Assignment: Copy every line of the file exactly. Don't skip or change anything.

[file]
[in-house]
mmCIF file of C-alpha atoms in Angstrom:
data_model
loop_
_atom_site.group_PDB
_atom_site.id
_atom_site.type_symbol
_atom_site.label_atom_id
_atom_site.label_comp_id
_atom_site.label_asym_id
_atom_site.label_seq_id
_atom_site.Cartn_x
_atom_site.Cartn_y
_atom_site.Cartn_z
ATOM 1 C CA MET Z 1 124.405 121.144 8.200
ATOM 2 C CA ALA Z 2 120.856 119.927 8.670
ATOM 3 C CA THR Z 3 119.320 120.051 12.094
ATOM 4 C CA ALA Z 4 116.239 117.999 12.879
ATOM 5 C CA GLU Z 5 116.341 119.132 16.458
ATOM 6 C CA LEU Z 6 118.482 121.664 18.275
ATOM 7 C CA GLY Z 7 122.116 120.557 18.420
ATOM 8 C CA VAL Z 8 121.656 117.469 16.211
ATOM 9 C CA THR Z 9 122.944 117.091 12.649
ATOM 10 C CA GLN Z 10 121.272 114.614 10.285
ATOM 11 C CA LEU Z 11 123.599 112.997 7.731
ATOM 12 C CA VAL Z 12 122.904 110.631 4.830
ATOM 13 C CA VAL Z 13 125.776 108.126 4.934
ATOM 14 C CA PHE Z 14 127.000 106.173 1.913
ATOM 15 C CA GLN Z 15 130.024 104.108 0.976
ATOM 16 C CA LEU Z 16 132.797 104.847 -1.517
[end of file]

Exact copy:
[in-house]
mmCIF file of C-alpha atoms in Angstrom:
data_model
loop_
_atom_site.group_PDB
_atom_site.id
_atom_site.type_symbol
_atom_site.label_atom_id
_atom_site.label_comp_id
_atom_site.label_asym_id
_atom_site.label_seq_id
_atom_site.Cartn_x
_atom_site.Cartn_y
_atom_site.Cartn_z
ATOM 1 C CA MET Z 1 124.405 121.144 8.200
ATOM 2 C CA ALA Z 2 120.856 119.927 8.670
ATOM 3 C CA THR Z 3 119.320 120.051 12.094
ATOM 4 C CA ALA Z 4 116.239 117.999 12.879
ATOM 5 C CA GLU Z 5 116.341 119.132 16.458
ATOM 6 C CA LEU Z 6 118.482 121.664 18.275
ATOM 7 C CA GLY Z 7 122.116 120.557 18.420
ATOM 8 C CA VAL Z 8 121.656 117.469 16.211
ATOM 9 C CA THR Z 9 122.944 117.091 12.649
ATOM 10 C CA GLN Z 10 121.272 114.614 10.285
ATOM 11 C CA LEU Z 11 123.599 112.997 7.731
ATOM 12 C CA VAL Z 12 122.904 110.631 4.830
ATOM 13 C CA VAL Z 13 125.776 108.126 4.934
ATOM 14 C CA PHE Z 14 127.000 106.173 1.913
ATOM 15 C CA GLN Z 15 130.024 104.108 0.976
ATOM 16 C CA LEU Z 16 132.797 104.847 -1.517